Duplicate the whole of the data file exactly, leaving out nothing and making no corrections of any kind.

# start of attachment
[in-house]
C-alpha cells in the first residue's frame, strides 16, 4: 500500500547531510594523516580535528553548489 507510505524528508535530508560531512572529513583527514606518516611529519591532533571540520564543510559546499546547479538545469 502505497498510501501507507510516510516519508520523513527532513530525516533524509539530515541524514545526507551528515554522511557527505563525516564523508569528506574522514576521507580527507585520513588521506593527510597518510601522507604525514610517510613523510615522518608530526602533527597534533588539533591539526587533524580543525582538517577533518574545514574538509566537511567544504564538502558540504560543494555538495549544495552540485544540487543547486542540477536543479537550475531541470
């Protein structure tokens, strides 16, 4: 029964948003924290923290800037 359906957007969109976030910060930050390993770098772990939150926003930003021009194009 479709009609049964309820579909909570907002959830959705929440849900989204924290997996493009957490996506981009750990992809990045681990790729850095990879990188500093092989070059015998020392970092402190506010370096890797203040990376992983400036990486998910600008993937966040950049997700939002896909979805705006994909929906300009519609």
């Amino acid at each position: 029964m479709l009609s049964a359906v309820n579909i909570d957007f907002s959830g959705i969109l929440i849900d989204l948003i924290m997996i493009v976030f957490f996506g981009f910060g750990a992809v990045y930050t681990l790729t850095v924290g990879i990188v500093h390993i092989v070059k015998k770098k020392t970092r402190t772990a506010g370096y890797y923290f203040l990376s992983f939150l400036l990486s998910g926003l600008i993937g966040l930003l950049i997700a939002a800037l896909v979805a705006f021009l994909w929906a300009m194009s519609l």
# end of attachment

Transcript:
[in-house]
C-alpha cells in the first residue's frame, strides 16, 4: 500500500547531510594523516580535528553548489 507510505524528508535530508560531512572529513583527514606518516611529519591532533571540520564543510559546499546547479538545469 502505497498510501501507507510516510516519508520523513527532513530525516533524509539530515541524514545526507551528515554522511557527505563525516564523508569528506574522514576521507580527507585520513588521506593527510597518510601522507604525514610517510613523510615522518608530526602533527597534533588539533591539526587533524580543525582538517577533518574545514574538509566537511567544504564538502558540504560543494555538495549544495552540485544540487543547486542540477536543479537550475531541470
């Protein structure tokens, strides 16, 4: 029964948003924290923290800037 359906957007969109976030910060930050390993770098772990939150926003930003021009194009 479709009609049964309820579909909570907002959830959705929440849900989204924290997996493009957490996506981009750990992809990045681990790729850095990879990188500093092989070059015998020392970092402190506010370096890797203040990376992983400036990486998910600008993937966040950049997700939002896909979805705006994909929906300009519609």
């Amino acid at each position: 029964m479709l009609s049964a359906v309820n579909i909570d957007f907002s959830g959705i969109l929440i849900d989204l948003i924290m997996i493009v976030f957490f996506g981009f910060g750990a992809v990045y930050t681990l790729t850095v924290g990879i990188v500093h390993i092989v070059k015998k770098k020392t970092r402190t772990a506010g370096y890797y923290f203040l990376s992983f939150l400036l990486s998910g926003l600008i993937g966040l930003l950049i997700a939002a800037l896909v979805a705006f021009l994909w929906a300009m194009s519609l």